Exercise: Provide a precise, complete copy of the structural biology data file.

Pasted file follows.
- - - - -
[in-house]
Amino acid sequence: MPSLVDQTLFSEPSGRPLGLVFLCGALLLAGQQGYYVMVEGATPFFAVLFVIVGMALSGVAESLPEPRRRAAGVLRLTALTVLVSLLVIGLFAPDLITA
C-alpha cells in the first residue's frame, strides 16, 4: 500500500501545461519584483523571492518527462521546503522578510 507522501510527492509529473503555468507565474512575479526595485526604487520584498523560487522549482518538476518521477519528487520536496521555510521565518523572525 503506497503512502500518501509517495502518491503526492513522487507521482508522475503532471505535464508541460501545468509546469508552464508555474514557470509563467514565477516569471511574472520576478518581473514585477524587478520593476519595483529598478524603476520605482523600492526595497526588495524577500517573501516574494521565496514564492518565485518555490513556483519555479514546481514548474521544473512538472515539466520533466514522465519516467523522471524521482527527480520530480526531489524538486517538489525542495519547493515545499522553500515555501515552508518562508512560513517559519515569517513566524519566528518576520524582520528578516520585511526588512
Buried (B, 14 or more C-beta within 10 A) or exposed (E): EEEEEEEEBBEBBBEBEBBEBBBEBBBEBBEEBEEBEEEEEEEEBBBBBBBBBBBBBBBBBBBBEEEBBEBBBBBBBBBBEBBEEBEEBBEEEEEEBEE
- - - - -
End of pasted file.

[in-house]
Amino acid sequence: MPSLVDQTLFSEPSGRPLGLVFLCGALLLAGQQGYYVMVEGATPFFAVLFVIVGMALSGVAESLPEPRRRAAGVLRLTALTVLVSLLVIGLFAPDLITA
C-alpha cells in the first residue's frame, strides 16, 4: 500500500501545461519584483523571492518527462521546503522578510 507522501510527492509529473503555468507565474512575479526595485526604487520584498523560487522549482518538476518521477519528487520536496521555510521565518523572525 503506497503512502500518501509517495502518491503526492513522487507521482508522475503532471505535464508541460501545468509546469508552464508555474514557470509563467514565477516569471511574472520576478518581473514585477524587478520593476519595483529598478524603476520605482523600492526595497526588495524577500517573501516574494521565496514564492518565485518555490513556483519555479514546481514548474521544473512538472515539466520533466514522465519516467523522471524521482527527480520530480526531489524538486517538489525542495519547493515545499522553500515555501515552508518562508512560513517559519515569517513566524519566528518576520524582520528578516520585511526588512
Buried (B, 14 or more C-beta within 10 A) or exposed (E): EEEEEEEEBBEBBBEBEBBEBBBEBBBEBBEEBEEBEEEEEEEEBBBBBBBBBBBBBBBBBBBBEEEBBEBBBBBBBBBBEBBEEBEEBBEEEEEEBEE